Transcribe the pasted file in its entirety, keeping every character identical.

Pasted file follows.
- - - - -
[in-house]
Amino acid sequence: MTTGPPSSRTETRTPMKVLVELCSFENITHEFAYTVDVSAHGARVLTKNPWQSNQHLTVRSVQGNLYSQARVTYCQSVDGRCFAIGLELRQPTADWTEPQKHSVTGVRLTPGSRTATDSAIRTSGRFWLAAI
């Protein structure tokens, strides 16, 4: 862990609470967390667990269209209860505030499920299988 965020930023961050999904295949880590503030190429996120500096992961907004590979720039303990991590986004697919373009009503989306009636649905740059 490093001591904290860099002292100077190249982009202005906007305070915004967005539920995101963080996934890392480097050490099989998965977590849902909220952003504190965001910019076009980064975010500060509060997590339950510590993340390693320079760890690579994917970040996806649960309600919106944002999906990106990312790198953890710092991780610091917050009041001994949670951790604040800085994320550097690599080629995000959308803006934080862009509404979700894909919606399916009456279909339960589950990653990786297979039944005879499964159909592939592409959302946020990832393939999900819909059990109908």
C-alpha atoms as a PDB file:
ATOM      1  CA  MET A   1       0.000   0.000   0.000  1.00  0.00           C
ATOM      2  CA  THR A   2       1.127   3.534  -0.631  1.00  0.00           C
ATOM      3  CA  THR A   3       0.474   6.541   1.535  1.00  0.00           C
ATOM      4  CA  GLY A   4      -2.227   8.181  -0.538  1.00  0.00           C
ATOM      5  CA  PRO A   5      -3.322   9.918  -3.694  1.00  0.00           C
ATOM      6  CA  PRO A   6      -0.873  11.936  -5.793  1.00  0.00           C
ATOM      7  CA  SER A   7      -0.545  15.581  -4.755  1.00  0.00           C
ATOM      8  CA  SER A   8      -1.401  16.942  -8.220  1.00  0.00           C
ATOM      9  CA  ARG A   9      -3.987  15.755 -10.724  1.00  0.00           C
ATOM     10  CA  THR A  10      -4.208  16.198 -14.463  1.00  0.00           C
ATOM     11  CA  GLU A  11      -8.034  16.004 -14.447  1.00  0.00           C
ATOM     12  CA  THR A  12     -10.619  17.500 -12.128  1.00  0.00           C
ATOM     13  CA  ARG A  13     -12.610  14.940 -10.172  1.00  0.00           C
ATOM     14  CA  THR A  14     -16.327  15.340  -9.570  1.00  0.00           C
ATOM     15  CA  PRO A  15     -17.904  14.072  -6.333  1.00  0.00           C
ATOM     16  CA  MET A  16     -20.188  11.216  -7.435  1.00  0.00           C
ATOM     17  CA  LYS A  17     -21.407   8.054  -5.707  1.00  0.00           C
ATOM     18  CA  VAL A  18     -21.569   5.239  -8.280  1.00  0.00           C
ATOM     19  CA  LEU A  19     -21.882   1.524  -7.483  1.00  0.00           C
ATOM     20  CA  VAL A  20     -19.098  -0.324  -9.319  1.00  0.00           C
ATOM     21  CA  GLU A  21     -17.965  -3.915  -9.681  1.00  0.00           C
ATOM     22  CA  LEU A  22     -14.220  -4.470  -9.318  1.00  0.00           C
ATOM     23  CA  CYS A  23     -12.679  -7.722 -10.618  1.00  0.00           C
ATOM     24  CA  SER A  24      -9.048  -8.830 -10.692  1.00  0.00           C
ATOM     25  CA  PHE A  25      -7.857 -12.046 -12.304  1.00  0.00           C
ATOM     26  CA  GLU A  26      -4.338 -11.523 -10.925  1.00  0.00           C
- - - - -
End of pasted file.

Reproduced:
[in-house]
Amino acid sequence: MTTGPPSSRTETRTPMKVLVELCSFENITHEFAYTVDVSAHGARVLTKNPWQSNQHLTVRSVQGNLYSQARVTYCQSVDGRCFAIGLELRQPTADWTEPQKHSVTGVRLTPGSRTATDSAIRTSGRFWLAAI
């Protein structure tokens, strides 16, 4: 862990609470967390667990269209209860505030499920299988 965020930023961050999904295949880590503030190429996120500096992961907004590979720039303990991590986004697919373009009503989306009636649905740059 490093001591904290860099002292100077190249982009202005906007305070915004967005539920995101963080996934890392480097050490099989998965977590849902909220952003504190965001910019076009980064975010500060509060997590339950510590993340390693320079760890690579994917970040996806649960309600919106944002999906990106990312790198953890710092991780610091917050009041001994949670951790604040800085994320550097690599080629995000959308803006934080862009509404979700894909919606399916009456279909339960589950990653990786297979039944005879499964159909592939592409959302946020990832393939999900819909059990109908």
C-alpha atoms as a PDB file:
ATOM      1  CA  MET A   1       0.000   0.000   0.000  1.00  0.00           C
ATOM      2  CA  THR A   2       1.127   3.534  -0.631  1.00  0.00           C
ATOM      3  CA  THR A   3       0.474   6.541   1.535  1.00  0.00           C
ATOM      4  CA  GLY A   4      -2.227   8.181  -0.538  1.00  0.00           C
ATOM      5  CA  PRO A   5      -3.322   9.918  -3.694  1.00  0.00           C
ATOM      6  CA  PRO A   6      -0.873  11.936  -5.793  1.00  0.00           C
ATOM      7  CA  SER A   7      -0.545  15.581  -4.755  1.00  0.00           C
ATOM      8  CA  SER A   8      -1.401  16.942  -8.220  1.00  0.00           C
ATOM      9  CA  ARG A   9      -3.987  15.755 -10.724  1.00  0.00           C
ATOM     10  CA  THR A  10      -4.208  16.198 -14.463  1.00  0.00           C
ATOM     11  CA  GLU A  11      -8.034  16.004 -14.447  1.00  0.00           C
ATOM     12  CA  THR A  12     -10.619  17.500 -12.128  1.00  0.00           C
ATOM     13  CA  ARG A  13     -12.610  14.940 -10.172  1.00  0.00           C
ATOM     14  CA  THR A  14     -16.327  15.340  -9.570  1.00  0.00           C
ATOM     15  CA  PRO A  15     -17.904  14.072  -6.333  1.00  0.00           C
ATOM     16  CA  MET A  16     -20.188  11.216  -7.435  1.00  0.00           C
ATOM     17  CA  LYS A  17     -21.407   8.054  -5.707  1.00  0.00           C
ATOM     18  CA  VAL A  18     -21.569   5.239  -8.280  1.00  0.00           C
ATOM     19  CA  LEU A  19     -21.882   1.524  -7.483  1.00  0.00           C
ATOM     20  CA  VAL A  20     -19.098  -0.324  -9.319  1.00  0.00           C
ATOM     21  CA  GLU A  21     -17.965  -3.915  -9.681  1.00  0.00           C
ATOM     22  CA  LEU A  22     -14.220  -4.470  -9.318  1.00  0.00           C
ATOM     23  CA  CYS A  23     -12.679  -7.722 -10.618  1.00  0.00           C
ATOM     24  CA  SER A  24      -9.048  -8.830 -10.692  1.00  0.00           C
ATOM     25  CA  PHE A  25      -7.857 -12.046 -12.304  1.00  0.00           C
ATOM     26  CA  GLU A  26      -4.338 -11.523 -10.925  1.00  0.00           C